The Cabinet Office indicated that the national security team will bring together a “range of expertise” from across government and will work collaboratively with intelligence agencies. The unit will be tasked with “proactively monitoring the supplier landscape” and making recommendations to ministers regarding firms that ought to be further investigated – and potentially banned from bidding on future opportunities.

The team will be on the looking for “emerging threats, such as companies looking to win public contracts in order to gain access to sensitive information or sites which could be used to compromise government and society”.

“Protecting the nation’s security has always been government’s primary responsibility,” Quin and Burghart wrote. “In an increasingly interconnected world, defending the realm goes well beyond the ‘front line’. It means using every lever of government to further our nation’s security and protect us from ever increasing threats. We know that states across the world increasingly are using the tools at their disposal to project their influence and potentially threaten our security. These hybrid threats include using economic channels to attempt to undermine and compromise our government and society.”

The Procurement Bill is slated to go through the House Of Commons report stage next week.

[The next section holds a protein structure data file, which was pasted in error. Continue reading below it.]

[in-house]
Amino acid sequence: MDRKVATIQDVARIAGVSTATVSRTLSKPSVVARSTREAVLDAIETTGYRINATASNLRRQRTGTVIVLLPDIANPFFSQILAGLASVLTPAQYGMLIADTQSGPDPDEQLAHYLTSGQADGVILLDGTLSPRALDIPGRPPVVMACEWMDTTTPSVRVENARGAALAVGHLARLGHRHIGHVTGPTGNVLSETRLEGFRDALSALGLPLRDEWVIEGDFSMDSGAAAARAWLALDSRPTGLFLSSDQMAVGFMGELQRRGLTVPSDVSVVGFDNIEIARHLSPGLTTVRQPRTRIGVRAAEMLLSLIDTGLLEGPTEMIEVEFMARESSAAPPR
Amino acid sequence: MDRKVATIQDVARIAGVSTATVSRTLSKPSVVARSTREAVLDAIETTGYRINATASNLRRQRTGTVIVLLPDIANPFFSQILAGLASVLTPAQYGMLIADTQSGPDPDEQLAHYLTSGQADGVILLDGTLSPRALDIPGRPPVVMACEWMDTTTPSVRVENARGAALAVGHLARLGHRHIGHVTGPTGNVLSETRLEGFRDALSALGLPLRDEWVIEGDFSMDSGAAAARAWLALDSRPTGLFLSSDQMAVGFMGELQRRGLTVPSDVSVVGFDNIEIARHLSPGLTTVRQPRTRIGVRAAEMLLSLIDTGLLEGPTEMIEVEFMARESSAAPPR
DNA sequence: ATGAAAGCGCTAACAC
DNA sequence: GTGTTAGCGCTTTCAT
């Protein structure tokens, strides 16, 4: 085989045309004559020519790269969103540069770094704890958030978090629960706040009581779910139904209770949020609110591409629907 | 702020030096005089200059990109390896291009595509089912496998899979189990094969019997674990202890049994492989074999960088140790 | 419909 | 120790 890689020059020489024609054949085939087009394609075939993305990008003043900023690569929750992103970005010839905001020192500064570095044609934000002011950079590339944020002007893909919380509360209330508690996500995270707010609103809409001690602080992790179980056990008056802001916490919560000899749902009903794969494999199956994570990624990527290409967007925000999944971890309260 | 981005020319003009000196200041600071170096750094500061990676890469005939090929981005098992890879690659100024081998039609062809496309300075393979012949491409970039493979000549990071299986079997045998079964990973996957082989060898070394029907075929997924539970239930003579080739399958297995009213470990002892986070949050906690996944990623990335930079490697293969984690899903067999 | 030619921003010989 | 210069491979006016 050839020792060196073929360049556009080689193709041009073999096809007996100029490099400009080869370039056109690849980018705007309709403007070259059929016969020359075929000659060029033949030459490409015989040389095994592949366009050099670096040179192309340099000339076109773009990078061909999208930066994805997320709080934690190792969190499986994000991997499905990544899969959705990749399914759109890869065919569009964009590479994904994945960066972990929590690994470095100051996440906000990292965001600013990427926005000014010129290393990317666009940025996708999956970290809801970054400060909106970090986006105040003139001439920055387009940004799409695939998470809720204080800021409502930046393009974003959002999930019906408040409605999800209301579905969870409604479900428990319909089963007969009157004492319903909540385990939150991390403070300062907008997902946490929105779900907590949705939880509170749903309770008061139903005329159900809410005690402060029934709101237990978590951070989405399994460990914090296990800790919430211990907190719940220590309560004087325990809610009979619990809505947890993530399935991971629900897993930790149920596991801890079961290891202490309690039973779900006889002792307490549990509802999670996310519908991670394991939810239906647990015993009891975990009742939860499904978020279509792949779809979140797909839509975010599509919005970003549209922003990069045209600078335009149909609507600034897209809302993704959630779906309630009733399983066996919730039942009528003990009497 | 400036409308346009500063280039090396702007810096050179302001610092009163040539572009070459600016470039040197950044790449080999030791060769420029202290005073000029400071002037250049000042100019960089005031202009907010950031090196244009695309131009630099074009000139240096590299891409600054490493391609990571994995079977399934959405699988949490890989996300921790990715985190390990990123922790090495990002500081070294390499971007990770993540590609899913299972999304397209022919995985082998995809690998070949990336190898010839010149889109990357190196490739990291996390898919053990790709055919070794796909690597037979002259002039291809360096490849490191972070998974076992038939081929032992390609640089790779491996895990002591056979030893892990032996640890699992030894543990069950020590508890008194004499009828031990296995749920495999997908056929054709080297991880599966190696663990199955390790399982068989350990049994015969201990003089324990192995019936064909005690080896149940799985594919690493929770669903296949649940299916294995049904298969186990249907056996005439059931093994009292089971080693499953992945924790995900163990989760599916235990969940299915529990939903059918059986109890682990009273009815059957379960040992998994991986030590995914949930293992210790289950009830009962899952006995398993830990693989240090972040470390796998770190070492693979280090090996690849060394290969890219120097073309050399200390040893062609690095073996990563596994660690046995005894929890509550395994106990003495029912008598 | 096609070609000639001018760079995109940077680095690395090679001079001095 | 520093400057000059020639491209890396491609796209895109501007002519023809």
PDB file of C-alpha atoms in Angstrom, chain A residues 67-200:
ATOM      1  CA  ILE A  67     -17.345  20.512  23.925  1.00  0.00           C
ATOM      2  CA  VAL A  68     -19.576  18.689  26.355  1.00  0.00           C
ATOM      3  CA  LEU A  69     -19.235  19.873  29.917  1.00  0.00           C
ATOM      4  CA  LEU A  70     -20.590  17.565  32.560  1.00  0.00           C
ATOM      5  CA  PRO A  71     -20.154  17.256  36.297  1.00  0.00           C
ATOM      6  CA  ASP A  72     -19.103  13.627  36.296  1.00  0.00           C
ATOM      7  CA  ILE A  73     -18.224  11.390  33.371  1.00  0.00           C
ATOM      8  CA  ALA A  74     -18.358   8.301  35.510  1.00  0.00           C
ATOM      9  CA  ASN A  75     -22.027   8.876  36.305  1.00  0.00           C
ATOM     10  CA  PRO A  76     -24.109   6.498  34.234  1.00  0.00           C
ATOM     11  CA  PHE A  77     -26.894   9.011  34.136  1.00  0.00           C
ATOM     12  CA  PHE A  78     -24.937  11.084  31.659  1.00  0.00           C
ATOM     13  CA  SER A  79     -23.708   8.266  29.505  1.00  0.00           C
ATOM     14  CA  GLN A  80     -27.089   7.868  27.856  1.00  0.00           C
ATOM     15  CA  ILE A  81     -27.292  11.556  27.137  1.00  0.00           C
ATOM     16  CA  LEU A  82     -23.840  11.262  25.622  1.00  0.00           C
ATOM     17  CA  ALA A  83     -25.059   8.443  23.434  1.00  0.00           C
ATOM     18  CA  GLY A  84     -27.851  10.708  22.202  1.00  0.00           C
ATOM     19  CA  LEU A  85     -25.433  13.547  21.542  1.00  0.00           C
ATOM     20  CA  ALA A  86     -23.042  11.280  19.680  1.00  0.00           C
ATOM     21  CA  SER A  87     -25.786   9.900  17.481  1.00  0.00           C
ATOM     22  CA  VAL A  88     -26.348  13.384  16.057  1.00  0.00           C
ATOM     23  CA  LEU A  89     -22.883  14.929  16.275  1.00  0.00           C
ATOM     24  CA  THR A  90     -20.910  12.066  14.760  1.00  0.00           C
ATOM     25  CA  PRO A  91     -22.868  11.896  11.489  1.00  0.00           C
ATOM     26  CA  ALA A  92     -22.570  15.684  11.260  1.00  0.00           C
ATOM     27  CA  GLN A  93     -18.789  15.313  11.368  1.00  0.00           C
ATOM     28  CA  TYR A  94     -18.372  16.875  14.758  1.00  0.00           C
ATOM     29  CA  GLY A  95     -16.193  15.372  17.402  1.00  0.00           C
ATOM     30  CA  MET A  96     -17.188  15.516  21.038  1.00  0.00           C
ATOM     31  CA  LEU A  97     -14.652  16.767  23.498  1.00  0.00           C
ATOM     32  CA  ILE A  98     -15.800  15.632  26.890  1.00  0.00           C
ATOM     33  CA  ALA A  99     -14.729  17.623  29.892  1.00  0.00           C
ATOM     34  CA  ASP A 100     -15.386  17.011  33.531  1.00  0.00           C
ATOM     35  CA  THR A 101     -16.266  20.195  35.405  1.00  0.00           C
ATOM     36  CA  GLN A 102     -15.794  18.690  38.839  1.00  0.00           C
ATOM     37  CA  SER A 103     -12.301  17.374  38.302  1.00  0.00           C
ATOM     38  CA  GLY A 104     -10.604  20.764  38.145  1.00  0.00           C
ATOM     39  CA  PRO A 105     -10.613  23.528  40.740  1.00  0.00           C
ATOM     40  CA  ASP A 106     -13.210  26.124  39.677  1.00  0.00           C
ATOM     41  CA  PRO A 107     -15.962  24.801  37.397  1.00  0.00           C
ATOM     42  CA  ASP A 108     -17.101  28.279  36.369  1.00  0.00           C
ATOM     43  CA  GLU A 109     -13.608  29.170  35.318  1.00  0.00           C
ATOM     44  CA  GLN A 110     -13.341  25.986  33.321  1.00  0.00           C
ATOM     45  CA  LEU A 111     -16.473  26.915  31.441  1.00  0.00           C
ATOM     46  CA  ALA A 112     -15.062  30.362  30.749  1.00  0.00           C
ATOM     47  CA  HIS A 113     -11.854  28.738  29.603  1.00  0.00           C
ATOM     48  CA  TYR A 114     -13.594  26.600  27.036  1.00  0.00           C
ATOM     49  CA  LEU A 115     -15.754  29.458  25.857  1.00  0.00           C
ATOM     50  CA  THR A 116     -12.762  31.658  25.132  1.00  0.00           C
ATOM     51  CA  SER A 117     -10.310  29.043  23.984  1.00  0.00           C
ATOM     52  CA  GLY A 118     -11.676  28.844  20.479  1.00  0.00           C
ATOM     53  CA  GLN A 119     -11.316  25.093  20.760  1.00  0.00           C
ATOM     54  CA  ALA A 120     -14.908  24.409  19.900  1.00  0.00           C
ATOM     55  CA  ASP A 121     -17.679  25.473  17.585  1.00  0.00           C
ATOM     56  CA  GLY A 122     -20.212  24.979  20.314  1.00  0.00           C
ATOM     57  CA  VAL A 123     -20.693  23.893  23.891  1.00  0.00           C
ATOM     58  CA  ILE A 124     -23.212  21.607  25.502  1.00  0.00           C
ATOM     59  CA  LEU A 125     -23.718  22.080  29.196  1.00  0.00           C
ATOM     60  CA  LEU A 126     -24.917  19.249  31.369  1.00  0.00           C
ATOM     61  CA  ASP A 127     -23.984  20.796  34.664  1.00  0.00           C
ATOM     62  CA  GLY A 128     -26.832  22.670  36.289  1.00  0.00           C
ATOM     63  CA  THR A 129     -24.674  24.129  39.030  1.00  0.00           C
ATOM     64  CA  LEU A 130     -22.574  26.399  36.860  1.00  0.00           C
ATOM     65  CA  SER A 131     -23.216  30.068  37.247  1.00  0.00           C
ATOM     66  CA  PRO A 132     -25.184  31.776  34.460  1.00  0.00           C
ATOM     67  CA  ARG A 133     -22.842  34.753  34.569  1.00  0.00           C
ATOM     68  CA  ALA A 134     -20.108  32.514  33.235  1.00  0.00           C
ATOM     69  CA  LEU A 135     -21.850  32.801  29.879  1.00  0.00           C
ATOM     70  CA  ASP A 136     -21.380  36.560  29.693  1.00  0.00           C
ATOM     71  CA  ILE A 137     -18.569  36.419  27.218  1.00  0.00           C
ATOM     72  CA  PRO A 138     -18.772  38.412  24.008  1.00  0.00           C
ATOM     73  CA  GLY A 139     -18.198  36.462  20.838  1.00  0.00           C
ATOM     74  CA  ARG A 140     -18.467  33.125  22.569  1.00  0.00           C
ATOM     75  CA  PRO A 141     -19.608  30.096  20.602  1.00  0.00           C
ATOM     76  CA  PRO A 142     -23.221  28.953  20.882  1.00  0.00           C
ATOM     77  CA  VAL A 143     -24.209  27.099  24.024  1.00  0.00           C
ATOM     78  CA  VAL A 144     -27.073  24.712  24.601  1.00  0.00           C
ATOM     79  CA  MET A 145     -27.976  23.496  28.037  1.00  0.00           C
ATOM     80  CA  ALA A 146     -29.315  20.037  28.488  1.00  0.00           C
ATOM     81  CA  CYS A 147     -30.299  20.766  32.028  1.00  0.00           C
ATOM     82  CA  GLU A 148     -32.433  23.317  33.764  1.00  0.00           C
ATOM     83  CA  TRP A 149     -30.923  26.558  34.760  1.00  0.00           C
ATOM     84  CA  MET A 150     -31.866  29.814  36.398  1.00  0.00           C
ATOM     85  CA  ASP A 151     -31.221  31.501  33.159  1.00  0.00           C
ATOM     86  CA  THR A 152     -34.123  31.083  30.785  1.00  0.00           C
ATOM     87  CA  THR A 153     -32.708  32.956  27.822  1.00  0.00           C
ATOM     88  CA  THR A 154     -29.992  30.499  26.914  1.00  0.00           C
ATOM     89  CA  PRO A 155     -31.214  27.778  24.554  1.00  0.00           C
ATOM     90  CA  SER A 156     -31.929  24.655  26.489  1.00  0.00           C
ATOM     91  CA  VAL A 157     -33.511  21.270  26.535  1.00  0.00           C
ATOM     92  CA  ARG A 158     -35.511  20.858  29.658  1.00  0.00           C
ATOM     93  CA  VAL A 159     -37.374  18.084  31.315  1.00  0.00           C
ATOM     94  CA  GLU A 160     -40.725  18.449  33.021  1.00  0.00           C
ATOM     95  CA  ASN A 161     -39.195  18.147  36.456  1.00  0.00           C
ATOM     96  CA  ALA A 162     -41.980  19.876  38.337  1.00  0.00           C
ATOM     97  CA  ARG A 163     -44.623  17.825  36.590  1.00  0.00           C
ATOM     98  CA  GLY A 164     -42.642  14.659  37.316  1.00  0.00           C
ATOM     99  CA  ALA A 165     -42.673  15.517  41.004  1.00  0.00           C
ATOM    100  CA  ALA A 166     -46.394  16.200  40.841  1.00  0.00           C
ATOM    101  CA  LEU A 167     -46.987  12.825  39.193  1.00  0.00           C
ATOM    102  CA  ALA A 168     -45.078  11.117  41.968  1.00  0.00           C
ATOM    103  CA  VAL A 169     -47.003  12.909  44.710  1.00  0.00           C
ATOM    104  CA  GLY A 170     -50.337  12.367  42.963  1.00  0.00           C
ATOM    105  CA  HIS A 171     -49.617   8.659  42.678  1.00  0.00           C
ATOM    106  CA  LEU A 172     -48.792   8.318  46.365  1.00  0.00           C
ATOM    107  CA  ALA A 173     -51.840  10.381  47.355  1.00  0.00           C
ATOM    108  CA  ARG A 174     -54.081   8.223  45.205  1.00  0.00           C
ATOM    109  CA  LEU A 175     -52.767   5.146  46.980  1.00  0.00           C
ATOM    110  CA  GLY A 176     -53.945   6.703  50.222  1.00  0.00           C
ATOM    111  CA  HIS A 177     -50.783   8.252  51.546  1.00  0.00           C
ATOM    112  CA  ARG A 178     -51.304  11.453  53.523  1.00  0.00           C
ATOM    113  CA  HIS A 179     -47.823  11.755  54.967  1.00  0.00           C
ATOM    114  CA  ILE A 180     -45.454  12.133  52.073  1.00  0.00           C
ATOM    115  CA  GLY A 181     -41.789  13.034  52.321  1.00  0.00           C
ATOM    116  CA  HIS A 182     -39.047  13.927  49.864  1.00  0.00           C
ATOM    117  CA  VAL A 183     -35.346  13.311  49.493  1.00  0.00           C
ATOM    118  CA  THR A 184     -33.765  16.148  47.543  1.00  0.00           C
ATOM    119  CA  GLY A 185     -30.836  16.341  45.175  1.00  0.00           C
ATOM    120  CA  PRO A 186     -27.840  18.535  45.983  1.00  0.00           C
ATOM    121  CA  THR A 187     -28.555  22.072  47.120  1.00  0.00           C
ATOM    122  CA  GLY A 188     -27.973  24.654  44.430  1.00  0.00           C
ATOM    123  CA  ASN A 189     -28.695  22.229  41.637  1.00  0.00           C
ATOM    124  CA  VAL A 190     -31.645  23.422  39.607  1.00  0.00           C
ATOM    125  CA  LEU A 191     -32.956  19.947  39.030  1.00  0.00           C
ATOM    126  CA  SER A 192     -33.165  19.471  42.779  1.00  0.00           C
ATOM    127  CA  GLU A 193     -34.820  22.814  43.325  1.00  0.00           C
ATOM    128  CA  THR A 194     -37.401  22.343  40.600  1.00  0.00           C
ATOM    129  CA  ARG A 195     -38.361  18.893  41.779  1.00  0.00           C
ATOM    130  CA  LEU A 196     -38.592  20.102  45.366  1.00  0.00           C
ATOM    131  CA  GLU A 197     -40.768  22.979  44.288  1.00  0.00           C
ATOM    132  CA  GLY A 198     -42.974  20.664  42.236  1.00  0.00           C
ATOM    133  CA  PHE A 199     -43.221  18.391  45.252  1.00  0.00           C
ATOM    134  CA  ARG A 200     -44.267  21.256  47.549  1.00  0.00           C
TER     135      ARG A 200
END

Beyond the new national security-focused measures, the legislation is intended to make it easy to exclude “underperforming suppliers” from future deals, via the creation of a new “debarment register”. Government also claims that the law will open up greater opportunities for SME providers improve transparency via ensuring that “everyone will have access to public procurement data”.

The recent effective closure of the Digital Marketplace platform was seen by many as a backward step on both these fronts. Following much criticism of the move, the Crown Commercial Service told PublicTechnology it recognised many suppliers and other onlookers saw the platform’s shutdown as a “retrograde step” – but pledged that it would ultimately “reinstate transparency”.

It also talked up the benefits of the new digital Contract Award Service.

“Contract Award Service provides a more holistic end-to-end procurement experience for buyers than the Digital Marketplace ever provided,” it said. “This is significant for our buyers, and ultimately suppliers, as it will mean faster procurement timelines and single system access for the entire procurement process. We have to balance suppliers and buyers needs. In order to achieve this we built CAS to interface to the e-sourcing platform, Jaggaer. This is a widely used platform within the public sector.”

CCS added: “As a result of moving to a commercially available off the shelf product this has meant the supplier interface is no longer simplified as it was in the Digital Marketplace. We recognise that for some suppliers, the user experience has changed compared to that on the Digital Marketplace. We will continue to iteratively improve CAS through user research and will be speaking with industry representatives in the near future about the user experience and our future iterations of the CAS platform.”

Sam Trendall